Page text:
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Paphos is a city in south-west Cyprus. It is a UNESCO World Heritage Site, and has been since 1980. The term can refer either to Old Paphos or New Paphos. The city of new Paphos is currently inhabited, with a population of roughly 50,000 people, while Old Paphos is an important archeological site.
The site is most renowned as the mythical birthplace of the goddess Aphrodite. It is said that after Aphrodite rose from the sea, she first set foot on land there. There is historical evidence that she was worshipped there at least since Homer’s time, as she is mentioned by name, along with Paphos, in the Odyssey.
The name of the city comes from an Aphrodite-related myth as well. Pygmalion, this mythical ivory-worker, is said to have carved a statue of his perfect woman, Galatea. Aphrodite then brought the statue to life, and Galatea bore Pygmalion a child, named Paphos. His son, Cinyras, is then said to have founded the city bearing his father’s name, in honor of the goddess who made his birth possible, erecting a magnificent temple devoted to her worship.
Historically, the region has been inhabited since at least the Neolithic era. A number of pre-Hellenic fertility goddesses were worshipped there before Aphrodite was imported, sometime in the 12th century BCE.
The priests who ruled over the area were known as the descendents of Cinyras, or Cinyradae, and used Hellenistic modes, although they were Phoenician in origin. Paphos was a central location throughout most of the known world at the time, as Aphrodite was an important goddess throughout the Aegean.
Although the mighty temple to Aphrodite has since been destroyed, its remnants still remain. A modern architect has also attempted to rebuild the temple, working from depictions of the temple on coins of the era, and on models of other temples from the period.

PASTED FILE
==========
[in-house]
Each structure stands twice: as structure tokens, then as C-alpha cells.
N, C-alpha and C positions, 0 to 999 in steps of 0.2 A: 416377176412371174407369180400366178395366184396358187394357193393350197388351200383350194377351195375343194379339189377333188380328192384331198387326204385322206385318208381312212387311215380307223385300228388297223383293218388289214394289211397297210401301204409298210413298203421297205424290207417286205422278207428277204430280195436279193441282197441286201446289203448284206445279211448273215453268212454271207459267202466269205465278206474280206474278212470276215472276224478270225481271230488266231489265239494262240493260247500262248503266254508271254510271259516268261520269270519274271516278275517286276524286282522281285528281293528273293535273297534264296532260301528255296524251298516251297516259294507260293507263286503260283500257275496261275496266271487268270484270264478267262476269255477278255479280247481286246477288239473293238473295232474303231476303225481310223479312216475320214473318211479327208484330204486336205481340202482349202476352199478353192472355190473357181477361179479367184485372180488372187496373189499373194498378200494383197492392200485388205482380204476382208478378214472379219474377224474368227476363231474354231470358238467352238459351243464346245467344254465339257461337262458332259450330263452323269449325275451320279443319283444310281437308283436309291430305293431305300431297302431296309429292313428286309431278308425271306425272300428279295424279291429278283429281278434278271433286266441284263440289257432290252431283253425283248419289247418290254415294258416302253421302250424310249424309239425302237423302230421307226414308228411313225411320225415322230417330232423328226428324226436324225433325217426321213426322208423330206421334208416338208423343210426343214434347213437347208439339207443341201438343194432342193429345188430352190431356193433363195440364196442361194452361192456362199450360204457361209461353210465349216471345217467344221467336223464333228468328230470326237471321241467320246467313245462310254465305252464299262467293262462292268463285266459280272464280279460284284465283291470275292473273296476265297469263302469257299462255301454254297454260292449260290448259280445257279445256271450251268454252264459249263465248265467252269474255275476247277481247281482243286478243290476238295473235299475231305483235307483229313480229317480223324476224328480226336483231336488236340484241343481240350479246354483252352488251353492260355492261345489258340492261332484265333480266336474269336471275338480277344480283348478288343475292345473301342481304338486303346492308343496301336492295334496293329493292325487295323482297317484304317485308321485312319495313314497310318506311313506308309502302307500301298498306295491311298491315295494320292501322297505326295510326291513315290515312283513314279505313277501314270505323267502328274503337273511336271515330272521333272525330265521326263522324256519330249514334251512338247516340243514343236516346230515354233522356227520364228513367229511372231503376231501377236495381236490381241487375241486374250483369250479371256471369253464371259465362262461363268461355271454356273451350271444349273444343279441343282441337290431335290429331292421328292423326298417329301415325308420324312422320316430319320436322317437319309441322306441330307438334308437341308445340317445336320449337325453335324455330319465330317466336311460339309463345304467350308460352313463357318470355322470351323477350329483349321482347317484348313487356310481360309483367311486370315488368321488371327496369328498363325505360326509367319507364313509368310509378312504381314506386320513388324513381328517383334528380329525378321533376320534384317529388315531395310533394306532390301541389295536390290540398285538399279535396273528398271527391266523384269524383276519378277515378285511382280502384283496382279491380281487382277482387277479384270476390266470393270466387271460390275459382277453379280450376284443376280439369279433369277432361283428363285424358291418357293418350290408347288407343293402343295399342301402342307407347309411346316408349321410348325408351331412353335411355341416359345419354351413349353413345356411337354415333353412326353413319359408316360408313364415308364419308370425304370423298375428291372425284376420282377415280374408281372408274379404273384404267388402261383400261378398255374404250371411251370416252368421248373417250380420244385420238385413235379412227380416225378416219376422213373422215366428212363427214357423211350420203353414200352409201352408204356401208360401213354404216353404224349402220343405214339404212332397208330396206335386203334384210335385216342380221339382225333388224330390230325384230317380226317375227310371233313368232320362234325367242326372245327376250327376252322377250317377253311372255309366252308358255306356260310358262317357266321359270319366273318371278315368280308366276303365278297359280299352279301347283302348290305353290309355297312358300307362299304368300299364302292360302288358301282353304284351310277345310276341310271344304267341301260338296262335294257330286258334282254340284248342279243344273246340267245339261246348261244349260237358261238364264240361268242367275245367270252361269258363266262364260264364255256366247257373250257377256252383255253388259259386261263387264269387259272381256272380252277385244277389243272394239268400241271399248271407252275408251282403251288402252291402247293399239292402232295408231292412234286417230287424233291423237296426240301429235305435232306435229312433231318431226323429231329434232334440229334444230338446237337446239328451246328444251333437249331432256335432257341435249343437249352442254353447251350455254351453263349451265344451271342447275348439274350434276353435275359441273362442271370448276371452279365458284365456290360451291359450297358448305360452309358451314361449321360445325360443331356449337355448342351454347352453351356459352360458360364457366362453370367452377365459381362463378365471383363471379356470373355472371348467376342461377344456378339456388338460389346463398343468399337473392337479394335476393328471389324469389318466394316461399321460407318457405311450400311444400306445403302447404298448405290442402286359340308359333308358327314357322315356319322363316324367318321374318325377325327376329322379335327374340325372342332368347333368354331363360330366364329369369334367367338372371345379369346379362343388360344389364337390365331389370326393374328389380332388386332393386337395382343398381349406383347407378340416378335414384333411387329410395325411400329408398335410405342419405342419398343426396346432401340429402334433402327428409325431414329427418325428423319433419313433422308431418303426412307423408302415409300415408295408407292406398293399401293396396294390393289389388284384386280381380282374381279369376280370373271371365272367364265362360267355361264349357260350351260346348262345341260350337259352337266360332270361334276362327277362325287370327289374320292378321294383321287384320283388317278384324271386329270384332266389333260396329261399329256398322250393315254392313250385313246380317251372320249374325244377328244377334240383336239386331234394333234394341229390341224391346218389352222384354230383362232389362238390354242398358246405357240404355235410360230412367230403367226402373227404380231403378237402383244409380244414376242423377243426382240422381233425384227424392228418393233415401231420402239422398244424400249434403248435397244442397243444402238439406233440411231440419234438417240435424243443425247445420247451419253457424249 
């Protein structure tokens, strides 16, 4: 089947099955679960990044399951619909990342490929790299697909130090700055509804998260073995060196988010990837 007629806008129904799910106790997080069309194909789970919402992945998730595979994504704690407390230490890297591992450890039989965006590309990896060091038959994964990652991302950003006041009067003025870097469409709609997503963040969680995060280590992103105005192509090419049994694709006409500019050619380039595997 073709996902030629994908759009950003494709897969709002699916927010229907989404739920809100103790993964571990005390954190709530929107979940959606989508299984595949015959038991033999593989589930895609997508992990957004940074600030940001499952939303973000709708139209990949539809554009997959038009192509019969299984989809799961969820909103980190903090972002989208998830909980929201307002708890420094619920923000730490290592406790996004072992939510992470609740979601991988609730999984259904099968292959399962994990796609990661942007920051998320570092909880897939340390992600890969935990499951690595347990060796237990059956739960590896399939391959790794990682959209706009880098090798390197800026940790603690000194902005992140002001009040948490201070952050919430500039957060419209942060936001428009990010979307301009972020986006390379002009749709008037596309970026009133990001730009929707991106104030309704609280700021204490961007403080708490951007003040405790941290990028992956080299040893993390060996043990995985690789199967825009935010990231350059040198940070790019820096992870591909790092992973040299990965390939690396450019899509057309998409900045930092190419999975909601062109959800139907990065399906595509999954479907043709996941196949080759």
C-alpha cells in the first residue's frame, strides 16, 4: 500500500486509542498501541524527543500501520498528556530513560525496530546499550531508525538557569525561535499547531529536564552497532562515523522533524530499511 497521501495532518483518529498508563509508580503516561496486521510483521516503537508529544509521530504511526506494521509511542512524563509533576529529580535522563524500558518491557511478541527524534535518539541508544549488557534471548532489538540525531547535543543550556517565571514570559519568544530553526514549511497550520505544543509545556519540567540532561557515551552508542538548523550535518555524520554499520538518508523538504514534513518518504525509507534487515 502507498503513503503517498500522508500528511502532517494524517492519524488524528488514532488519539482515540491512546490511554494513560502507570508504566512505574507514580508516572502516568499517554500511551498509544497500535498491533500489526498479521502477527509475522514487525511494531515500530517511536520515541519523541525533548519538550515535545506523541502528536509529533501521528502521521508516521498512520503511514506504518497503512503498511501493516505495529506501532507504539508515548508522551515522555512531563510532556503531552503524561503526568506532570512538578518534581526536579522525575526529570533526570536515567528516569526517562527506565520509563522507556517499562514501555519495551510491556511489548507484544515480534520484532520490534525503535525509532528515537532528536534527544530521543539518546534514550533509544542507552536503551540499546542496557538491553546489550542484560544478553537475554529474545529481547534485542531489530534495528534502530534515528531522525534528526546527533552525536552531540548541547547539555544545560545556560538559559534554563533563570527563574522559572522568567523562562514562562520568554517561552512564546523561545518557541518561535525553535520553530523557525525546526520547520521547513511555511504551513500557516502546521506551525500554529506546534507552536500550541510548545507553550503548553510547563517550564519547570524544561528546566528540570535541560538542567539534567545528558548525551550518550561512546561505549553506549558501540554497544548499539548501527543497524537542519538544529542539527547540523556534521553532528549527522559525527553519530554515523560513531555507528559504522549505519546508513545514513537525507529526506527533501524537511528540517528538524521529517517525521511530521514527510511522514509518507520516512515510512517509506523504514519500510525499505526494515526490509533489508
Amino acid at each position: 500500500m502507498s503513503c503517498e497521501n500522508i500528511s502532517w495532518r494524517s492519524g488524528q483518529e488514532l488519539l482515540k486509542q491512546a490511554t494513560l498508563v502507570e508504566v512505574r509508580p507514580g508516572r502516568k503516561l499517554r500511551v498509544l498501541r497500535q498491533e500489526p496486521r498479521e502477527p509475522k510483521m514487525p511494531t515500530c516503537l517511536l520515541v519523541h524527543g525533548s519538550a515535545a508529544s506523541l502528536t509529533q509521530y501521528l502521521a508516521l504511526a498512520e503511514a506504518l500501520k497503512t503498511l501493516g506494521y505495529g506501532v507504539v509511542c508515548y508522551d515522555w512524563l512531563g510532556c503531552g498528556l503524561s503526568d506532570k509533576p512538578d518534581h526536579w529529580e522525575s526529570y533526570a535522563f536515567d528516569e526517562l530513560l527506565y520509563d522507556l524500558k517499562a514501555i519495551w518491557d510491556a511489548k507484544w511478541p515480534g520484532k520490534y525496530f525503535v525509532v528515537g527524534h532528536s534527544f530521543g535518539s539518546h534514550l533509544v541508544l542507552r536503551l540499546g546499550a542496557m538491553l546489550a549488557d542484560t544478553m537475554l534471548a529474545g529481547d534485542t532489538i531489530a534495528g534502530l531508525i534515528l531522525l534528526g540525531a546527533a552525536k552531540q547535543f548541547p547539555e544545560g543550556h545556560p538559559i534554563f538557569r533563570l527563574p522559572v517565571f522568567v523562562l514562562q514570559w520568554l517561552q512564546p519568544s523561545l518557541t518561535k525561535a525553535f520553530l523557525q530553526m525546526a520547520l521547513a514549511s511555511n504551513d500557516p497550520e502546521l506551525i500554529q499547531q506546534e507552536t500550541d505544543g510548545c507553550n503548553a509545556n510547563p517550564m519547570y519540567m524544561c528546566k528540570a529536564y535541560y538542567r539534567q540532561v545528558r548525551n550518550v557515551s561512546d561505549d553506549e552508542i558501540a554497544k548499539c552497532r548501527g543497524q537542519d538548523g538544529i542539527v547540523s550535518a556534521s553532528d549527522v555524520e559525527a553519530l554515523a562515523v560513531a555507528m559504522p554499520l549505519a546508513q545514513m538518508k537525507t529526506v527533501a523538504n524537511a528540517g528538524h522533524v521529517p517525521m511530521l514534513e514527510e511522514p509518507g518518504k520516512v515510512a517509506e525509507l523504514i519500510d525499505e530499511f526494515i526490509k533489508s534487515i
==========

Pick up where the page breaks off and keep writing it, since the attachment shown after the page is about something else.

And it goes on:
The city worshiped uninterrupted for years until Christianity eventually made its way to the city. It is mentioned by name in the Acts of the Apostles, and Paul is said to have converted the ruler of the city, Sergius Paulus, to Christianity.
In the region there are a number of sites worth visiting. The Paphos Archeological Park contains two beautiful Roman villas, now ruined, the House of Theseus, and the House of Dionysos. These villas are adorned with beautifully-preserved mosaics, which many people find the primary attraction of the site. The Odeon, a classical Greek theatre, has recently been restored, and there are regular performances, which can be a wonderful experience after a day in the park. The Tombs of the Kings, although not actually tombs for kings, are nonetheless beautiful decadent tombs, giving insight into the burial practices of the 4th century.
An airport has irregular service connecting the city to the outside world, and is mostly used for travel purchased as part of a charter package. People can also reach the city by vehicle from Limassol, and taxis run regularly. The site itself is fairly small, and can be explored on foot.
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